Update on Brexit Implications on Trademarks

The withdrawal of the United Kingdom from the European Union, i.e. Brexit, is about 8 months from now, and the EU has begun issuing notifications of the implications on various sectors of the economy, including trademarks.[i]  The EU permits entities to obtain trademarks locally from specific countries, like Germany or France, or obtaining EU trademarks, which are valid in all EU member countries.  Absent an interim agreement between the UK and the EU covering trademarks, the EU has warned that all EU trademarks rights will cease in the UK on March 30, 2019.[ii]  This includes both trademarks filed with the European Union Intellectual Property Office (EUIPO) and international applications filed through the Madrid Agreement/Protocol that designate the EU. However, as on April 26, 2018 the UK has not begun implementing policies to cover EU trademark holders.[iii] For example, there are no identified policies covering entities wishing to file a UK trademark application and relying on EU trademark rights, such as priority or converting an EU trademark to a UK national trademark.  Read More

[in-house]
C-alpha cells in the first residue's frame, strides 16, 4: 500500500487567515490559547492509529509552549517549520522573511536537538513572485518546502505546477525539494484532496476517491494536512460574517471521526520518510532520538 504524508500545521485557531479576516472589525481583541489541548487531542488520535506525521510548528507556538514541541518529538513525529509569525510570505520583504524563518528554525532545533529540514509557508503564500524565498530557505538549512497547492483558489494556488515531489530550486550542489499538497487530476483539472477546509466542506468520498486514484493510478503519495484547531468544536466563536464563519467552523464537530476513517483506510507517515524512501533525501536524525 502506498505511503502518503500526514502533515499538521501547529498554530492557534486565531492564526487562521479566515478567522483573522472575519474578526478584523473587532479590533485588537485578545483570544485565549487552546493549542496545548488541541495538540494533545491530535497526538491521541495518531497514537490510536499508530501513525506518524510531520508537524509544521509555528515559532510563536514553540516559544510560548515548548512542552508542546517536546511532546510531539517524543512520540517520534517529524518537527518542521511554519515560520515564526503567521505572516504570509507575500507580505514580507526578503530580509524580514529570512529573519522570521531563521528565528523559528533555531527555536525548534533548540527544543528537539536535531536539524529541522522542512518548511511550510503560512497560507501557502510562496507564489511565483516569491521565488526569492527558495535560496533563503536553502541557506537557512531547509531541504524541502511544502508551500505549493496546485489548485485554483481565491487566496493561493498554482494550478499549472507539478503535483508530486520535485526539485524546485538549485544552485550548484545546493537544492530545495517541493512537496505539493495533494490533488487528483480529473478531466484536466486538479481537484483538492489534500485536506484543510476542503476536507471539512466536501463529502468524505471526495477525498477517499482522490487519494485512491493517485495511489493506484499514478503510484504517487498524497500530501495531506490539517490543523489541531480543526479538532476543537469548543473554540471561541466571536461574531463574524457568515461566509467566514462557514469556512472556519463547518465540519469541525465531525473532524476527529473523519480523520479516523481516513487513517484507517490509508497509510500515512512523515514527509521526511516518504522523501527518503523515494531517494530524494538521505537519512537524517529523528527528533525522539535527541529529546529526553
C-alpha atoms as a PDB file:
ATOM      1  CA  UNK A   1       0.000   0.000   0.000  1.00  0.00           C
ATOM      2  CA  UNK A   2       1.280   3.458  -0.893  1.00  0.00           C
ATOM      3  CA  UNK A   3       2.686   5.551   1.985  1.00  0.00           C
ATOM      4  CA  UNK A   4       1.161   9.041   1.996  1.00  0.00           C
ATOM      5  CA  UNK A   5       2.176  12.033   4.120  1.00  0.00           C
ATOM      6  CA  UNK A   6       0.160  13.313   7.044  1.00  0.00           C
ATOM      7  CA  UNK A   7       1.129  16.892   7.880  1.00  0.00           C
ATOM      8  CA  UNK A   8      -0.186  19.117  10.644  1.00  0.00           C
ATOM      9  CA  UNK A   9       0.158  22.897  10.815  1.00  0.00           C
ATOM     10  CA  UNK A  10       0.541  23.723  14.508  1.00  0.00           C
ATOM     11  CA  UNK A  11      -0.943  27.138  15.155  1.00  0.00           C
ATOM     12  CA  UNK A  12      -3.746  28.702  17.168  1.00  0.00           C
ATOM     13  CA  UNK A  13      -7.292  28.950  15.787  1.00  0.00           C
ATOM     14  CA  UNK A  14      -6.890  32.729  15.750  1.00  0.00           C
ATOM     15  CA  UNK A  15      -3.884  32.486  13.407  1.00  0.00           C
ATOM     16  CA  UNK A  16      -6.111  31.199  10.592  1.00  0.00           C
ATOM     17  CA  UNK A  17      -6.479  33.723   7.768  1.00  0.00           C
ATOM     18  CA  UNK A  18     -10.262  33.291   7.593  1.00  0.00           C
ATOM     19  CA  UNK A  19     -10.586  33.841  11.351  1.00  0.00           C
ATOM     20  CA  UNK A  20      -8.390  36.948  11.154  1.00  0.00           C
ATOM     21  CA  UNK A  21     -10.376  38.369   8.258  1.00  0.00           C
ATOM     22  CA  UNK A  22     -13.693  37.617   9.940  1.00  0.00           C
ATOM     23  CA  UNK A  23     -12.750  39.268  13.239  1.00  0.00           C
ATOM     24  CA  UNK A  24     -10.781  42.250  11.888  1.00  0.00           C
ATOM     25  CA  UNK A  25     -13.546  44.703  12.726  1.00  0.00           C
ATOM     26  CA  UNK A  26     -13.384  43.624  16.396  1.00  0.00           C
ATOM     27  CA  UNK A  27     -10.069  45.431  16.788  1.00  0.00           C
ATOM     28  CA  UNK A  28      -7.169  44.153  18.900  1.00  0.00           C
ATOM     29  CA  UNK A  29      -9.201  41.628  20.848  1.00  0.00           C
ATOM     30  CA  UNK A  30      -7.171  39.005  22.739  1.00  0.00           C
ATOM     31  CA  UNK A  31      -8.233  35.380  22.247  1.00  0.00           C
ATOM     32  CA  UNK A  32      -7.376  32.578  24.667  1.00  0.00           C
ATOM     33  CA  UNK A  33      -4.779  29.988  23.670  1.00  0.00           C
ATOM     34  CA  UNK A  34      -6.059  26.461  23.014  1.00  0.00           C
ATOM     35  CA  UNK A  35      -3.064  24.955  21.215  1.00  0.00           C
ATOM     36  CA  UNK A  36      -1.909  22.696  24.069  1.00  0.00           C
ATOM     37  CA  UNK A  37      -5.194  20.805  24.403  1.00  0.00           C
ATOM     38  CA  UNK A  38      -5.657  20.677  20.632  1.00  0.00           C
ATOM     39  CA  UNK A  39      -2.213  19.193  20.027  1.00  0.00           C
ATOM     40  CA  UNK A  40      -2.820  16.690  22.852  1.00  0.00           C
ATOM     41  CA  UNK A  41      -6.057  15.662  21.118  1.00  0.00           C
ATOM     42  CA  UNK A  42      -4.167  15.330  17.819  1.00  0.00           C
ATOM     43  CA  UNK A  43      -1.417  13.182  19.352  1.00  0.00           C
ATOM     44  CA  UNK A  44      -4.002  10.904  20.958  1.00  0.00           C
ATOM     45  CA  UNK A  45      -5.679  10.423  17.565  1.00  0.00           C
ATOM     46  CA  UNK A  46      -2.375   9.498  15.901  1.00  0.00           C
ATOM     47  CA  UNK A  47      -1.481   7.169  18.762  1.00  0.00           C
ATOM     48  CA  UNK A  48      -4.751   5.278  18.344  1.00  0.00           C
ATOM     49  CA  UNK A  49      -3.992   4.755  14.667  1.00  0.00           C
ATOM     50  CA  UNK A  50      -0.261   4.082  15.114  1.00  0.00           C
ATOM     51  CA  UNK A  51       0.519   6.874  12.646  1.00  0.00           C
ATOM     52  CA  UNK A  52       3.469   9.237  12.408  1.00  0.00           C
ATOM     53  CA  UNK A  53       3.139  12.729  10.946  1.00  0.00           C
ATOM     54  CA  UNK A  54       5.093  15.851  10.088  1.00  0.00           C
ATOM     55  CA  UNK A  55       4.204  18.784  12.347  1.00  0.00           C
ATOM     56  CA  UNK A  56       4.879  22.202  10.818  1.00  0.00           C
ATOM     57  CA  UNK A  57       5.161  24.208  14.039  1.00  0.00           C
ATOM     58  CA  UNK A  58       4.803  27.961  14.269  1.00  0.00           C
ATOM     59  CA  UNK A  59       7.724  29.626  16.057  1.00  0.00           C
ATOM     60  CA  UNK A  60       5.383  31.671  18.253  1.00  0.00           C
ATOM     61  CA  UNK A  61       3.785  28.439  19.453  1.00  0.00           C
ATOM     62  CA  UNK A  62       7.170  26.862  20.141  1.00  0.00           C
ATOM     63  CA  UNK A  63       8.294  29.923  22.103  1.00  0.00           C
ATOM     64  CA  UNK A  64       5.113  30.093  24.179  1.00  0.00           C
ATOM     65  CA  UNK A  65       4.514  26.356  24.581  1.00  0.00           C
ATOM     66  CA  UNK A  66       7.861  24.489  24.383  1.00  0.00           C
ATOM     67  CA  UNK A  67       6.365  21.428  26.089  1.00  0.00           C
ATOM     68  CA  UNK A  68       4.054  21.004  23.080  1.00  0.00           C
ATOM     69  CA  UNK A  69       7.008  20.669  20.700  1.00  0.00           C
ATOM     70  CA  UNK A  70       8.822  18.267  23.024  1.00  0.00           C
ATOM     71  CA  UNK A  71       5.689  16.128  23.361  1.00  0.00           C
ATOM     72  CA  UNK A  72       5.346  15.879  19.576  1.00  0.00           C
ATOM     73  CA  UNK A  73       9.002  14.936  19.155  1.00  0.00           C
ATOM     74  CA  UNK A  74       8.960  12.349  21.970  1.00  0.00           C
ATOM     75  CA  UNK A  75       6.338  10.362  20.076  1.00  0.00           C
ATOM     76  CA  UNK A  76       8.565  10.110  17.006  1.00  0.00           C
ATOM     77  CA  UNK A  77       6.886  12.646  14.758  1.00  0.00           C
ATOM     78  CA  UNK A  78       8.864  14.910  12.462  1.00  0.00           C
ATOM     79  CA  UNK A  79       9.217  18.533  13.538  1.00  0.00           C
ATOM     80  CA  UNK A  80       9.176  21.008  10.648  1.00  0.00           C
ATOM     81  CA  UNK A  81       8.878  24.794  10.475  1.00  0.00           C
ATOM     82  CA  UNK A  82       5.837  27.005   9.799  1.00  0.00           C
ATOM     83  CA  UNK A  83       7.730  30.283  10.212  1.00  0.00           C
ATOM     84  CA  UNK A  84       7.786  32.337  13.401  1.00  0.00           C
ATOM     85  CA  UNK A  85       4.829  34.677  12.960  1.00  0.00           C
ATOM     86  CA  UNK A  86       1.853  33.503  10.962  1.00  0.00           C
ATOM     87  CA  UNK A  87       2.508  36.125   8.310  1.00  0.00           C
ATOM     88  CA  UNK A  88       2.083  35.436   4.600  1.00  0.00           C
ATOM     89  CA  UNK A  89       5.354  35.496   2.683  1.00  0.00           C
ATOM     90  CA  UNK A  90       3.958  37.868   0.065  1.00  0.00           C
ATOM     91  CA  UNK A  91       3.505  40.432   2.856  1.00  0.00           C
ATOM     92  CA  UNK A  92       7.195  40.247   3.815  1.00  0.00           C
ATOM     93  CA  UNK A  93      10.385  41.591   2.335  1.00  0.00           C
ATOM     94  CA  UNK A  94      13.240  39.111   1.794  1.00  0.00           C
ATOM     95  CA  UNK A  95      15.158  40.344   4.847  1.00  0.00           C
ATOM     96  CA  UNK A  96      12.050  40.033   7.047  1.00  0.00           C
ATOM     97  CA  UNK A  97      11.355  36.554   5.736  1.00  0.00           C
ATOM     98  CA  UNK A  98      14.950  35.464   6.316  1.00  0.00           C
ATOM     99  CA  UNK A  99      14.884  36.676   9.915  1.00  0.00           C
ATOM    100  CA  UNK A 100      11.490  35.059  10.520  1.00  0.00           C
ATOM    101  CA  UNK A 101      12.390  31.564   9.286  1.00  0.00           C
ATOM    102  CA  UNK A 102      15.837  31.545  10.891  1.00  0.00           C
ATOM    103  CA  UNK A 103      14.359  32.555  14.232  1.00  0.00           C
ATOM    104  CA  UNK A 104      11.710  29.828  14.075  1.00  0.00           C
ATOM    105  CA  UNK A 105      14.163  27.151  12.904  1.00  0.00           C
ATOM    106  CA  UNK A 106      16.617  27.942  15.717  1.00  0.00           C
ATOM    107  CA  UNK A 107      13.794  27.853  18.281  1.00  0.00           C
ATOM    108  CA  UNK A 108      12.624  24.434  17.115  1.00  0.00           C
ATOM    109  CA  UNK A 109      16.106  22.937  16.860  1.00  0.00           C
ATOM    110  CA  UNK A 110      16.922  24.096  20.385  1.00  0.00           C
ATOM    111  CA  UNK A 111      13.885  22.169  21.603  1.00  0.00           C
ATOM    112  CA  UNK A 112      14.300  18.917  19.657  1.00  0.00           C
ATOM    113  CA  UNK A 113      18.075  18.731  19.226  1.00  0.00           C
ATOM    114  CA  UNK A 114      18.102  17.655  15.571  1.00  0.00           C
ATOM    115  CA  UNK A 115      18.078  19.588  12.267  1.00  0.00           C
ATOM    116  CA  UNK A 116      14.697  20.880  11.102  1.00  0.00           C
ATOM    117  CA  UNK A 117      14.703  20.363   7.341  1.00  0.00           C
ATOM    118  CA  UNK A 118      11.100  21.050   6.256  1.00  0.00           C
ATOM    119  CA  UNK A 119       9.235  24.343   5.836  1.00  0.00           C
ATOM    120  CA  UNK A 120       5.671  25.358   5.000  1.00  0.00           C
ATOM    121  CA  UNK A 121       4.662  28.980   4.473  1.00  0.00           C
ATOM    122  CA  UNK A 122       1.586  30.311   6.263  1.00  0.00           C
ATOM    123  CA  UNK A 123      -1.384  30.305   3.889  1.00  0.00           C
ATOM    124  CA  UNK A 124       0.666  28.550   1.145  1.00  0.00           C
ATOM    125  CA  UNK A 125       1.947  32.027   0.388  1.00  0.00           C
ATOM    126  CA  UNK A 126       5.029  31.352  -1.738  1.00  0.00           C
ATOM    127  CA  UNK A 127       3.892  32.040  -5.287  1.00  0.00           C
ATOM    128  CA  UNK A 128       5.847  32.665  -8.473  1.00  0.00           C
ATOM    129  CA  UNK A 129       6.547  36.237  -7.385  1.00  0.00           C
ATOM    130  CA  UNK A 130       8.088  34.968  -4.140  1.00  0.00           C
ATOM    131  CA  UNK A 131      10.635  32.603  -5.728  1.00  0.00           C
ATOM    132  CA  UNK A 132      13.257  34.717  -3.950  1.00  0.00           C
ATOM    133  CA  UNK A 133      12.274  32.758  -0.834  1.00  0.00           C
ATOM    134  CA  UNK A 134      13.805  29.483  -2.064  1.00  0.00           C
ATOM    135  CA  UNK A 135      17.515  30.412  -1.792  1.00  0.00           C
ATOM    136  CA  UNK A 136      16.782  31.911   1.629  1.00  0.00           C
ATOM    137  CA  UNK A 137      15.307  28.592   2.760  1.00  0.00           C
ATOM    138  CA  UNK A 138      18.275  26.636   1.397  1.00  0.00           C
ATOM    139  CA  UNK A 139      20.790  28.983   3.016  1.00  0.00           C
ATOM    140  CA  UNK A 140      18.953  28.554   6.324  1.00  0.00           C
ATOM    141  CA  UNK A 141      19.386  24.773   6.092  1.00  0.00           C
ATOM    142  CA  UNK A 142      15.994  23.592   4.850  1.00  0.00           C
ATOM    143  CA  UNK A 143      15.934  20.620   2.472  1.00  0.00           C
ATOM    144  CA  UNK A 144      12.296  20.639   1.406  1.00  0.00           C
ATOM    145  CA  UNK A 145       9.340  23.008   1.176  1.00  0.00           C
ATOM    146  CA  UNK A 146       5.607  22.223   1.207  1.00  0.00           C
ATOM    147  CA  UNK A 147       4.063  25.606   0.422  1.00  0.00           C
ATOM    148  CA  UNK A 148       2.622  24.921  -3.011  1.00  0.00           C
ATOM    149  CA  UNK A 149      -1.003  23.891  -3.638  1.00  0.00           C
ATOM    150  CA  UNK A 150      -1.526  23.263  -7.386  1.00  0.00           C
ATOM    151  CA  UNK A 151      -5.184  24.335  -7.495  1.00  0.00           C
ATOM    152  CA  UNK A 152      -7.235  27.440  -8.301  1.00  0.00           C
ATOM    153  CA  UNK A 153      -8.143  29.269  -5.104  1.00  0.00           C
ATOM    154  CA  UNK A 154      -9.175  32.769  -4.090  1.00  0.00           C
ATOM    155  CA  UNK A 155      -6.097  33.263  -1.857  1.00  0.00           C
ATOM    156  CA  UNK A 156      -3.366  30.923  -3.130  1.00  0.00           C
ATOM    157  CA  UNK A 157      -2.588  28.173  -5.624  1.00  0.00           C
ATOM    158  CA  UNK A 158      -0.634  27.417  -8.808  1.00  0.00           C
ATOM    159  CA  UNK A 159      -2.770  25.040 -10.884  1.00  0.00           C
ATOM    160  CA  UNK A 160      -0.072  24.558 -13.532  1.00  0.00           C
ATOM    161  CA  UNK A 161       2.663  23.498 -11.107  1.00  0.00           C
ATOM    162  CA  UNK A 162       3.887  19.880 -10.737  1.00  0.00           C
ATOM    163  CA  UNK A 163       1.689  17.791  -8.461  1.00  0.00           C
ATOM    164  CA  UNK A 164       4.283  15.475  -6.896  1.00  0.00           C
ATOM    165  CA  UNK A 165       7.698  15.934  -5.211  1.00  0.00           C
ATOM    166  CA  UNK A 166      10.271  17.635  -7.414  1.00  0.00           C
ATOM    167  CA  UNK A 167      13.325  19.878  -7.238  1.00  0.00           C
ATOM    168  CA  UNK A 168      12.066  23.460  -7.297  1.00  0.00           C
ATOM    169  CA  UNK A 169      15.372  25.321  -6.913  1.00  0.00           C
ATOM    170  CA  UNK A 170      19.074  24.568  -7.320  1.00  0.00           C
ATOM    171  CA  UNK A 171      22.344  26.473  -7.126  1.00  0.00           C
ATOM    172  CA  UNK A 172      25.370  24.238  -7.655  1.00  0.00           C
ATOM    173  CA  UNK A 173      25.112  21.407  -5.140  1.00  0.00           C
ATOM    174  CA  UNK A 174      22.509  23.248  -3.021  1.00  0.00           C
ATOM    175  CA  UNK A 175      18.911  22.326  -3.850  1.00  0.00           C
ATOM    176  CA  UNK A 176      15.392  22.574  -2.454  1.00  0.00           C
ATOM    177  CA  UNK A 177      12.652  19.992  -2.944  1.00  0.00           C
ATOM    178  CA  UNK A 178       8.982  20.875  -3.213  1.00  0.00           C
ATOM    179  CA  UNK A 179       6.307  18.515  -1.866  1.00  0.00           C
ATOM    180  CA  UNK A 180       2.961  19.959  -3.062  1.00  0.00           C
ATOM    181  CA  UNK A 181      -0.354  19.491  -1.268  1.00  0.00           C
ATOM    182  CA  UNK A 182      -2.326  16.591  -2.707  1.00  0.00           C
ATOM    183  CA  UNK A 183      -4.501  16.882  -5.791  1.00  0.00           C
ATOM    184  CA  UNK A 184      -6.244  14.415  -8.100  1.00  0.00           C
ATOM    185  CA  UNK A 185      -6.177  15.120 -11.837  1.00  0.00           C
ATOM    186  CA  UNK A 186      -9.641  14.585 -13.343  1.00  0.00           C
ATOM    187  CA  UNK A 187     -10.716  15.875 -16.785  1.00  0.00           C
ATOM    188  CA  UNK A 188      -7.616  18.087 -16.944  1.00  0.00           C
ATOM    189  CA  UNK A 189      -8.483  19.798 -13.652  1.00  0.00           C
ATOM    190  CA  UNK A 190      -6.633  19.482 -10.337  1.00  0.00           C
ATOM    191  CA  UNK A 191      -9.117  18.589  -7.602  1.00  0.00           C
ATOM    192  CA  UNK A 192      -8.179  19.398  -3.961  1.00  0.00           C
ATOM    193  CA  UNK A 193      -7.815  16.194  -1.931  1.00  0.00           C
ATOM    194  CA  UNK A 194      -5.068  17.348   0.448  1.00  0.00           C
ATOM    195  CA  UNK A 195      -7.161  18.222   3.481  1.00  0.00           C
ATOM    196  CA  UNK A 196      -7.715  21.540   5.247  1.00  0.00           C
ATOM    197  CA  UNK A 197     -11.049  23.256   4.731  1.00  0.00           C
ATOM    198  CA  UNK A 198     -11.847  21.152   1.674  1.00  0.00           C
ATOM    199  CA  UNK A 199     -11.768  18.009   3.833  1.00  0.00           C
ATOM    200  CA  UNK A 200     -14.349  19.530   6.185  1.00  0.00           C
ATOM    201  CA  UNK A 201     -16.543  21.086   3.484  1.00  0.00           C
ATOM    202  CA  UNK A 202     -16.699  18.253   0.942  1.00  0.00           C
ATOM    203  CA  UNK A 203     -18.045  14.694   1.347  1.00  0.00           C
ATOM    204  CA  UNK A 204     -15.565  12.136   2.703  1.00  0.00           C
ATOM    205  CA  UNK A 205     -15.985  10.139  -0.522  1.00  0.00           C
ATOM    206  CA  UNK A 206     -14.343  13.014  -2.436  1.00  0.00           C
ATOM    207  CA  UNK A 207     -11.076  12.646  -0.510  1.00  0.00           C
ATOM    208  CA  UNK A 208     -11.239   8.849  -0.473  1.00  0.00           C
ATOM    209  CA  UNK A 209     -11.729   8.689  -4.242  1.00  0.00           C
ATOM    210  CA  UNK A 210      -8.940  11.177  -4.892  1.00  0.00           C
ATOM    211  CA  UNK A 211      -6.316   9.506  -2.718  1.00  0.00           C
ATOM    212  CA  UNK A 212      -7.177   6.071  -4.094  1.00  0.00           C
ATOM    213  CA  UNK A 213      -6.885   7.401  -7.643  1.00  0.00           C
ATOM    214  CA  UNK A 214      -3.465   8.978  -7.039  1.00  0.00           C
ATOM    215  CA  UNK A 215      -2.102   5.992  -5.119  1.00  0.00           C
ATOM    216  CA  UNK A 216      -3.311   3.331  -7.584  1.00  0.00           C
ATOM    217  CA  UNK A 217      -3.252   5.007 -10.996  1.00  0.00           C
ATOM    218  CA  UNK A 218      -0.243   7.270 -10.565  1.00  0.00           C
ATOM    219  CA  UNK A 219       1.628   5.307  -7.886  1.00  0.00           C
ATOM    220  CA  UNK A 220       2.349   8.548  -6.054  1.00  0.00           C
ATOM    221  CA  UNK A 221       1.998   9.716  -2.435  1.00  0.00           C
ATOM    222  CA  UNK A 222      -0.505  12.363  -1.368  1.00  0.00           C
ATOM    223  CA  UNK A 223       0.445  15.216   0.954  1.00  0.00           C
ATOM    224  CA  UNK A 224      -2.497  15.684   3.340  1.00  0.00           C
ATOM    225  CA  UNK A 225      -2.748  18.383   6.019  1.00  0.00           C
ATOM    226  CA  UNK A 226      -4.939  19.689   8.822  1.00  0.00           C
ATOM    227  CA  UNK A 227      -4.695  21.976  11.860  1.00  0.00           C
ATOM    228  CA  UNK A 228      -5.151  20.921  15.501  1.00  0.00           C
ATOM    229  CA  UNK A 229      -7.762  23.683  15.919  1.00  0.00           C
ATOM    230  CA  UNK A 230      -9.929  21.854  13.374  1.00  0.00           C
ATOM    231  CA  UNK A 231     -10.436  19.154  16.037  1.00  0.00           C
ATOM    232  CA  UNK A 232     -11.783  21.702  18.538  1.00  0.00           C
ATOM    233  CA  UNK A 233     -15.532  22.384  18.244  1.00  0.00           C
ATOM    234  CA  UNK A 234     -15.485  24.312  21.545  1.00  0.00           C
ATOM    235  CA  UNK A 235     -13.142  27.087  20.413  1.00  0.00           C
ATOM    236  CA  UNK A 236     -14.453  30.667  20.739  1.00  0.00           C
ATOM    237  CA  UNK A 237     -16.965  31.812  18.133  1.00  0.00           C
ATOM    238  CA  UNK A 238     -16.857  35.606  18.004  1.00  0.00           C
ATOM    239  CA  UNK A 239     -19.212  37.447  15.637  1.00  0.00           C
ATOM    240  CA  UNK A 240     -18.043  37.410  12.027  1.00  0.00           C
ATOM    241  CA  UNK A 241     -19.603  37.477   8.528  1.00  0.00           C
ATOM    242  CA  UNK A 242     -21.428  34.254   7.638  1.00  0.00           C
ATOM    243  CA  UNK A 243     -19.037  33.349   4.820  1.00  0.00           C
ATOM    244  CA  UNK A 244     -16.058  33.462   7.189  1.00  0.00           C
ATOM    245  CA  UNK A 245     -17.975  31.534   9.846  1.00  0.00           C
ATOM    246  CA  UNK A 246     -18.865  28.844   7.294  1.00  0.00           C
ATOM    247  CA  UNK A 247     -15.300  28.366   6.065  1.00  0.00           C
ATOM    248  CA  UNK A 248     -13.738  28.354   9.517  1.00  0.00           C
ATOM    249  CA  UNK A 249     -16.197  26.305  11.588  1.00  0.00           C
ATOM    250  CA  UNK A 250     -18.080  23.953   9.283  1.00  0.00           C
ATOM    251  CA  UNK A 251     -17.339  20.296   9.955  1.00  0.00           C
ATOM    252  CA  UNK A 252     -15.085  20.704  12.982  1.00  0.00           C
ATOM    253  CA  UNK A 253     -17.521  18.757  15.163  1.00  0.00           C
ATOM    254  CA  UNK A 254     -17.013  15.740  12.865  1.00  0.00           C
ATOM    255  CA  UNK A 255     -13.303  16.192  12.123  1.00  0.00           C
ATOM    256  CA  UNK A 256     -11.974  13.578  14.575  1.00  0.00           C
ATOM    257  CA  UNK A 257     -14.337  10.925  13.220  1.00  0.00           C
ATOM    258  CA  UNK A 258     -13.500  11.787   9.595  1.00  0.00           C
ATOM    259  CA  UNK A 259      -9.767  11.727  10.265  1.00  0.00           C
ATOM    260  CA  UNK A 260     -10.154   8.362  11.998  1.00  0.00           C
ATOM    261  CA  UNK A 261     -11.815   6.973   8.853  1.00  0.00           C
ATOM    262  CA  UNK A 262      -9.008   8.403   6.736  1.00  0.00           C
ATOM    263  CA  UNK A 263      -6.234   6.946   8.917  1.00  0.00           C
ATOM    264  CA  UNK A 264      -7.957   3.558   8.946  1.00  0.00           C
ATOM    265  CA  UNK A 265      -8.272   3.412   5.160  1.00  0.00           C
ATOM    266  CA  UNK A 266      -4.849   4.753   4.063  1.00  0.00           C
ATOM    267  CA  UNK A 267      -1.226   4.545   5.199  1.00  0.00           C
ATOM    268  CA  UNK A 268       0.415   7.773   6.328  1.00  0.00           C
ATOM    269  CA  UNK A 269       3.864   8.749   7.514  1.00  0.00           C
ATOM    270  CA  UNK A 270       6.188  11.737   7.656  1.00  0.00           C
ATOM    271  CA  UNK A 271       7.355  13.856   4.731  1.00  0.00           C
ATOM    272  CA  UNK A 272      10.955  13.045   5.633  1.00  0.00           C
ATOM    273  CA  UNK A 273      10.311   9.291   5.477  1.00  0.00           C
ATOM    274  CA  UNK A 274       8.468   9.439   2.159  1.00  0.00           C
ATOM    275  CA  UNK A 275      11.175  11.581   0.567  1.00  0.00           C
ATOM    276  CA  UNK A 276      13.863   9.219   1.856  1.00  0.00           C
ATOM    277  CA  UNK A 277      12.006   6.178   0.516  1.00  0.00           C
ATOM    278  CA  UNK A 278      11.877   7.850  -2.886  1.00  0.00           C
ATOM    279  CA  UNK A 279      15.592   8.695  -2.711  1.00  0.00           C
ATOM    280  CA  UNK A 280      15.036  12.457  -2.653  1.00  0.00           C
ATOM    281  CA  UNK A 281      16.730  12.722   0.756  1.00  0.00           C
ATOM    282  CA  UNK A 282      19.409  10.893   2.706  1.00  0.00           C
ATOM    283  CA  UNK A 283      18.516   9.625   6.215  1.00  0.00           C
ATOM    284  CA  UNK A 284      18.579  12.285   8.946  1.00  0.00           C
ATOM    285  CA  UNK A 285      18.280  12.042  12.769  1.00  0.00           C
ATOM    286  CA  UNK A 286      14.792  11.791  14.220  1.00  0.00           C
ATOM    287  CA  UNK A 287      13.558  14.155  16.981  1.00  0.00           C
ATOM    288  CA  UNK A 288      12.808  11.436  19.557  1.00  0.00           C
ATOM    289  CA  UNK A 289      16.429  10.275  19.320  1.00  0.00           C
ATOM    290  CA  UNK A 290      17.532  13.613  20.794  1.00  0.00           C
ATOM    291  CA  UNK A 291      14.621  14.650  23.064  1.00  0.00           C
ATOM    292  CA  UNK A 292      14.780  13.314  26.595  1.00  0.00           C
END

Elimination of the Lanham Disparagement Clause

The Supreme Court decided it is unconstitutional for the government to prevent registration of trademarks based on a subjective determination of offensive content, with all justices that issued an opinion.  In the case, Matal v. Tam, an Asian-American band named The Slants attempted to register the band’s name.  The application was rejected based on a portion of the federal trademark act banning marks that disparage, foster contempt, or disrepute any living or dead person, namely that the name The Slants degraded those of Asian descent. Read More